You Should Stop Using Almond Flour: The 7 Secret Reasons Why
You Should Stop Using Almond Flour: The 7 Secret Reasons Why
Is almond flour hurting your health? The answer is actually a tad bit complicated , but after hitting some science articles and blogs I’ve simplified some important concerns that relate to the decision you should make regarding the flour, so you can make a fully educated choice to avoid almond flour or choose to use almond flour with moderation.
PANCAKES. I LOVE pancakes. I love the way the taste, how they pair with jam, and that they’re so easy to make. The problem is, I try to stay away from gluten. This meant that, for a long time, I couldn’t have them very often.
Cue almond flour.
When I finally decided to try almond flour, it became a HUGE staple for me; not only for my pancake addiction 😉, but also for cupcakes, breads, and other baked goods (which are all very popular foods in my house). I could bake to my heart’s content, and without the negative side effects that I suffer from gluten flour (bloating, tiredness, etc.).
But here’s the thing: I’ve decided to give almond flour up.
Why? Well, *mysterious voice* it turns out almond flour has a couple bad secrets…
Recently, when I was wandering around the kitchen getting ready to bake while talking to my mum and a friend, mum brought up an interesting point regarding the almond flour I had just put on the counter. She said, that morning, she had read an article about ‘inflammatory high omega-6 levels in almond flour’ and some apparent health issues that can be caused by almond flour (yup, morning health news reading is a thing in my house 😀).
Anyway, a little bit unnerved by this, I still pressed on with my cookie-making.
However, later that day and still freaked out I, of course, decided to sit down and do some good, old-fashioned research. Can you tell I like to study? 🤭
Was almond flour as bad as I had started to suspect?
The answer is actually a tad bit complicated and ‘sciency’ (lots to consider), but after hitting some science articles and blogs (science is not my best subject 🔬), I’ve managed to simplify some important concerns that relate to the decision you should make regarding the flour, so you can make a fully educated choice to avoid almond flour or choose to use almond flour with moderation.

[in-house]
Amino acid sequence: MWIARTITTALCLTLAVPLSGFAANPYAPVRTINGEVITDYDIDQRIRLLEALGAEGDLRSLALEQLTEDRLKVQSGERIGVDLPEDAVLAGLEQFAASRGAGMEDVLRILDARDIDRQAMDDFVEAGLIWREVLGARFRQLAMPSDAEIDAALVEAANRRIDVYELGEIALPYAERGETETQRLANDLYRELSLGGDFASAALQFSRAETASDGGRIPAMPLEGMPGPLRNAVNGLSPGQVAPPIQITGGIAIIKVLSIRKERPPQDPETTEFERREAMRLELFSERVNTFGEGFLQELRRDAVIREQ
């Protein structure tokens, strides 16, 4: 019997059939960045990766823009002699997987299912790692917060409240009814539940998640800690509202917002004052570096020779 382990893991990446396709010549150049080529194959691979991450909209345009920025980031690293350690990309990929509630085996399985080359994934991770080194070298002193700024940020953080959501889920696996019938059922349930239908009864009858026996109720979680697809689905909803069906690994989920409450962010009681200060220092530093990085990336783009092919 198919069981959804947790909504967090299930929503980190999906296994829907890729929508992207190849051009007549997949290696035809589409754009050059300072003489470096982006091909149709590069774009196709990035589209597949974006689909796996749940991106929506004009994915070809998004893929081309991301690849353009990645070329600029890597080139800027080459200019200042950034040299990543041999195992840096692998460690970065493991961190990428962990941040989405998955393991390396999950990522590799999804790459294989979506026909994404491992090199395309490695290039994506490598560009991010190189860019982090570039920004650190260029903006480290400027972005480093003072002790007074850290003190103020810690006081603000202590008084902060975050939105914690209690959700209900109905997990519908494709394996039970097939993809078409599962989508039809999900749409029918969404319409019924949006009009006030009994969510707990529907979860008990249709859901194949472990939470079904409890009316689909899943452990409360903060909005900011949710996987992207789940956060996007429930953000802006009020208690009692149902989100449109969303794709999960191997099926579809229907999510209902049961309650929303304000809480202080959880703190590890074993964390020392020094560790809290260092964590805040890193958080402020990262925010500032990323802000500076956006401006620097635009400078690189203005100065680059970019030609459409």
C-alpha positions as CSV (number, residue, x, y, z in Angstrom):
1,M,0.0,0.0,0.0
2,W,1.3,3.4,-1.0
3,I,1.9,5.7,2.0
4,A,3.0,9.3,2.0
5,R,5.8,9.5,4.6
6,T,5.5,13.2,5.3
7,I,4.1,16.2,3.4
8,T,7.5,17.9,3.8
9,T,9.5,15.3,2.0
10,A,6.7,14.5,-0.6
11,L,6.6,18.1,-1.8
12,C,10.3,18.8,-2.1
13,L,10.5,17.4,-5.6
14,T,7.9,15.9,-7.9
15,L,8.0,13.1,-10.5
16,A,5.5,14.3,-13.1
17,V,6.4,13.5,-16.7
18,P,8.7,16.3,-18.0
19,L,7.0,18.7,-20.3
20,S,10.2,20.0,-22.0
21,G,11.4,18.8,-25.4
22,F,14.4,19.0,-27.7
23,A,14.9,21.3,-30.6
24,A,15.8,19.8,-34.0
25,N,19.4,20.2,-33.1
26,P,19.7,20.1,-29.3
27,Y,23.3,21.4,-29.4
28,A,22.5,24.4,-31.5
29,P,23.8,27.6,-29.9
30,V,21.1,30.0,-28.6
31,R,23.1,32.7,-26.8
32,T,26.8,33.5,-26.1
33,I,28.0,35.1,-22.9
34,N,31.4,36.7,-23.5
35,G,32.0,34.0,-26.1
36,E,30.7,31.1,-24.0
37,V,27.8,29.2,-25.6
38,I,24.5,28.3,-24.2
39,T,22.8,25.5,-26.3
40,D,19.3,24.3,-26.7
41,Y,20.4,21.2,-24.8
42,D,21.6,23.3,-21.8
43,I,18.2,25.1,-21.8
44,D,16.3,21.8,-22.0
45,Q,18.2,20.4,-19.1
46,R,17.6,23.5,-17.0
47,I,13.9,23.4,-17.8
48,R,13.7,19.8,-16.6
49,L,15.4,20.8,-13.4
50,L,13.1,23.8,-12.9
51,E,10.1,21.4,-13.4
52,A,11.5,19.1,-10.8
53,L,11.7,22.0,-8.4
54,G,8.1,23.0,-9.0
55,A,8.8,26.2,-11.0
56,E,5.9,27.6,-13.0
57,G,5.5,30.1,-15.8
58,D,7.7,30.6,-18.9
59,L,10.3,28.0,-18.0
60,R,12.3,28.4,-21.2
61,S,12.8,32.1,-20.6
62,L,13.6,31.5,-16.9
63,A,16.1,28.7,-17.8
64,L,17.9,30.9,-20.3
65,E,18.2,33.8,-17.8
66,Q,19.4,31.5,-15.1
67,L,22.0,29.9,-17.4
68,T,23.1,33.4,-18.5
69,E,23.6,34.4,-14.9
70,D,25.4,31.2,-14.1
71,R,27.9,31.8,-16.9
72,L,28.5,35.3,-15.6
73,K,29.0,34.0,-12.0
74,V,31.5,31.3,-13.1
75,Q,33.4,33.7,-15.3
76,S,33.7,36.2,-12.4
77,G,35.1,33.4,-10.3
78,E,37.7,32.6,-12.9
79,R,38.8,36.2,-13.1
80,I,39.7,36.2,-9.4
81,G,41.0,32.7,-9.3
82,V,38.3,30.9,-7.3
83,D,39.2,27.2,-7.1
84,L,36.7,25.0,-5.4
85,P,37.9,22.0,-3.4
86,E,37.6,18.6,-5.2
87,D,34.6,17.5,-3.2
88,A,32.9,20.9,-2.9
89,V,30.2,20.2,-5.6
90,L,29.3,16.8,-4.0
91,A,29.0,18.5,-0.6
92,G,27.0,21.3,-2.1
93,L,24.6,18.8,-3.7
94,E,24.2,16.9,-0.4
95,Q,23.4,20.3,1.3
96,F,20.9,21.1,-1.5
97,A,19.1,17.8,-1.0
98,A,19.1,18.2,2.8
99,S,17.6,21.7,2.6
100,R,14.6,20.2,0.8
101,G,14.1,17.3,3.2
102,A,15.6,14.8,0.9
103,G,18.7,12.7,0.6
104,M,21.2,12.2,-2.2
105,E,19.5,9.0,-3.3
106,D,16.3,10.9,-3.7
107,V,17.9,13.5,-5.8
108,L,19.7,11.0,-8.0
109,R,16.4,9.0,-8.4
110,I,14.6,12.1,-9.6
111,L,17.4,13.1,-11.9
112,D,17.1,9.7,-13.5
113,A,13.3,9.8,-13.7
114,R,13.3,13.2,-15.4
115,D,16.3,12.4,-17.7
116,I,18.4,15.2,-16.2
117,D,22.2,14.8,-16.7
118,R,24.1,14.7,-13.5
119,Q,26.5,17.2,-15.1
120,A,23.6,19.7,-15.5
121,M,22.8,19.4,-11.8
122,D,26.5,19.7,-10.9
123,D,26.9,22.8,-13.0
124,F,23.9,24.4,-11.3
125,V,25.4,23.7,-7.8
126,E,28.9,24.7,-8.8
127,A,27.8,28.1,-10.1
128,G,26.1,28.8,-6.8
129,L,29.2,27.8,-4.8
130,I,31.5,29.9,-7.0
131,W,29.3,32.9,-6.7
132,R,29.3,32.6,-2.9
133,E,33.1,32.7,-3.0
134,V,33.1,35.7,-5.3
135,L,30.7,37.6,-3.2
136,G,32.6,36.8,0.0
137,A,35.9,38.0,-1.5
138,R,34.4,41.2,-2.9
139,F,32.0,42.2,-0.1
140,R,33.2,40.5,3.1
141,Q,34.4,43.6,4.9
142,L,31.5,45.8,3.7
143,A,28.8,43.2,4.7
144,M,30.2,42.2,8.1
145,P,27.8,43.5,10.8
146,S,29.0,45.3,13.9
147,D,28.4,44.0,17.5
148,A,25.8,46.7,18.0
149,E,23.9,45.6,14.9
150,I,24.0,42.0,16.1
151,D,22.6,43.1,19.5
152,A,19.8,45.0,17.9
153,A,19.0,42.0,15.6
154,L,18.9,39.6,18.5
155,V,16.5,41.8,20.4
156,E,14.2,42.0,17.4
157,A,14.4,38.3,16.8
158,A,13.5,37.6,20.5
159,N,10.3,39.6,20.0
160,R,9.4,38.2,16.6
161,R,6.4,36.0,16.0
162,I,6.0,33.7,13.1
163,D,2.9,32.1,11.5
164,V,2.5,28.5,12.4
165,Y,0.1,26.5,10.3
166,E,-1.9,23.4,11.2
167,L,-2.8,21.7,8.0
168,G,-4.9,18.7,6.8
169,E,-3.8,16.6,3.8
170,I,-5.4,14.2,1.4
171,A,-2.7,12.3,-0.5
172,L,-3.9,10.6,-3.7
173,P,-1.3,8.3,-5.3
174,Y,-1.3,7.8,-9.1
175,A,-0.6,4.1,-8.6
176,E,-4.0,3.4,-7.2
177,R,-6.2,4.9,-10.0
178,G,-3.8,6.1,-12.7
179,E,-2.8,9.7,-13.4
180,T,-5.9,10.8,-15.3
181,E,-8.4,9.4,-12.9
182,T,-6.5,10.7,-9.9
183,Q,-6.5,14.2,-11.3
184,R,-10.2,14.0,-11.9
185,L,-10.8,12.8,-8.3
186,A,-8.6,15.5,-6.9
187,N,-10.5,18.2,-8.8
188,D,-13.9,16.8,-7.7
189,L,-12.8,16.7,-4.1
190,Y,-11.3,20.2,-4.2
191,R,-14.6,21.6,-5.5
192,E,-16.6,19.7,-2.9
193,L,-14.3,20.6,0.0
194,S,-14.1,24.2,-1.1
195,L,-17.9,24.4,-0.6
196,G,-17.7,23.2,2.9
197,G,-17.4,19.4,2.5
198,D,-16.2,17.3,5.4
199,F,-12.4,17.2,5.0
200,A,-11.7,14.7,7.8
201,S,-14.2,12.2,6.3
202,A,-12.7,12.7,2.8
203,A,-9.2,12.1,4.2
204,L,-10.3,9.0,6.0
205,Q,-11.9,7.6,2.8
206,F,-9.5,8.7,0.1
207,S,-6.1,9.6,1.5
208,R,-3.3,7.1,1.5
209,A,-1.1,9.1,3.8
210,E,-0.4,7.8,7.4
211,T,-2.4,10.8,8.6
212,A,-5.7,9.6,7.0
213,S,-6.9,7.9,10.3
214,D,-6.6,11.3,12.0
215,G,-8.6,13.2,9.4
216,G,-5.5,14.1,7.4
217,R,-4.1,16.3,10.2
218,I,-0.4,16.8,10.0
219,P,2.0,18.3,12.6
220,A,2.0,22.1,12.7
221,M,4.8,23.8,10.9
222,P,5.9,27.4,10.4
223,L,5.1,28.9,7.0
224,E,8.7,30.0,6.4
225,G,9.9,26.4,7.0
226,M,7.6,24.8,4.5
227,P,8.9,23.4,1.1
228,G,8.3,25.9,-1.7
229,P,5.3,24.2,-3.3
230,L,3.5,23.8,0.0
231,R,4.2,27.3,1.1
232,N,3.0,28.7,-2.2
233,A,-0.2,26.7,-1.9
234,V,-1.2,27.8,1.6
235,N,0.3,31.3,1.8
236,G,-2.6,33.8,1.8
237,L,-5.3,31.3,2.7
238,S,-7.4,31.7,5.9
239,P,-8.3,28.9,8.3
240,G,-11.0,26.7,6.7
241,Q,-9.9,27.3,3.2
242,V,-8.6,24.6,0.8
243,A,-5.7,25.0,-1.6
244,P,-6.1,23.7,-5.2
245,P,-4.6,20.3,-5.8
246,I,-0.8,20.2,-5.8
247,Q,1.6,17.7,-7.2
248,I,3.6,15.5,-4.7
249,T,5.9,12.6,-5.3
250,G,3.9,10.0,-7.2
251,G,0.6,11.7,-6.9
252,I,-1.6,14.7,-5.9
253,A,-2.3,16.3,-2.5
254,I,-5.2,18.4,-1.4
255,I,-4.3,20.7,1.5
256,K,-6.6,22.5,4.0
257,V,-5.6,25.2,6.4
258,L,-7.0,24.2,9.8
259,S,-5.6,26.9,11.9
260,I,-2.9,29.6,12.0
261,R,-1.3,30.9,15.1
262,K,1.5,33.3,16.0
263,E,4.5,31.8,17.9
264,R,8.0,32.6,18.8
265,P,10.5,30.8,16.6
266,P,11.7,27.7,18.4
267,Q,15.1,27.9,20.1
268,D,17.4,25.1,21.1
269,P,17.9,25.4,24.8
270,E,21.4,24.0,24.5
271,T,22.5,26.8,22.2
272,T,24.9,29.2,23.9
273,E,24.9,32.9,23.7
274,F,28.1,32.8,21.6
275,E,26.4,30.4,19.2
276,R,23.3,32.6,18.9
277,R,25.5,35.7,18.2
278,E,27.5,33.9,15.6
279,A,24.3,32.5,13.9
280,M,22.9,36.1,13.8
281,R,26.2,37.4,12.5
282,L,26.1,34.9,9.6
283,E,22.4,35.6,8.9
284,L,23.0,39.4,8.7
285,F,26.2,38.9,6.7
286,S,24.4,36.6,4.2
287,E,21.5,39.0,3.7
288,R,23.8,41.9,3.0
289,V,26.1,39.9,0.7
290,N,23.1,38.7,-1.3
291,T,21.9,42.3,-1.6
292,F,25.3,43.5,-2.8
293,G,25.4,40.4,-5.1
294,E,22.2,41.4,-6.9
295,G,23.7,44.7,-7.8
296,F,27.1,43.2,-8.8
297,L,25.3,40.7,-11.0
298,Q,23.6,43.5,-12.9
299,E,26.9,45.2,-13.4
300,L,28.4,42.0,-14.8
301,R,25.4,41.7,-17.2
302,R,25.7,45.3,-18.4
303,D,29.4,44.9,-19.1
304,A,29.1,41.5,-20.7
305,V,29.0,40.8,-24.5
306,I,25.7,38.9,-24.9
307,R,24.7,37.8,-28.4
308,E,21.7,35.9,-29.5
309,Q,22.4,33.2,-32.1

At the end, I’ll give you my simplified answer. Alright, let’s get analysing! 😊
1. Almond Flour = Inflammation
Almond flour is high in Omega-6’s, which causes inflammation when eaten in large amounts or when eaten out of proportion to the right omega 6/omega 3 ratio.
BUT, the fact is that pretty much all varieties of nuts and seeds are very high in omega-6 fatty acids (with the exceptions being coconut, macadamia nut, and walnut). When you choose to consume any nuts or seeds, whole or in the form of flour, it’s important to balance that omega-6 intake with plenty of seafood.
2. Almond Flour Is Deceptive
Get this: a single cup of almond flour contains around 90 almonds!
Almond flour disguises the consumption of the nuts.
If you were actually chewing the whole almonds, your body would tell way before you consumed 90 almonds that you were full. The point is that your body loses perception of the actual portions of almonds you’re eating when the are cooked in their almond flour form.
HOWEVER, this kind of applies to all flours. 🥞
Anything you make with any flour or substitute, be it wheat or nut, is going to be easier to eat than if you were eating the food whole. This is because they’re more consumable, meaning they all affect your hunger signals and lead you to eat more.
In summary, this isn’t really a good argument against almond flour, just flour in general.
3. Almond Flour Is High In Oxalates
Oxalates: an anti-nutrient found in many vegetables, nuts (ALMONDS, but not all almonds), seeds, and grains. Oxalic acid binds to minerals and this prevents the minerals from being absorbed in the body. Yup, get your scientist goggles on.
The problem with a high intake of oxalate-rich food is that it might contribute to calcium oxalate crystal formation, which, is a major component to some kinds of kidney stone. Also, it’s been implicated in gout, and also has been associated with microcrystalline-associated arthritis.
Normally, if you’ve been diagnosed with kidney stones, you would also have been recommended consume a low-oxalate, low protein diet. But hold up, research isn’t supporting these recommendations.
Instead, science is starting to shine a light on new factors of kidney diseases such as high fructose intake.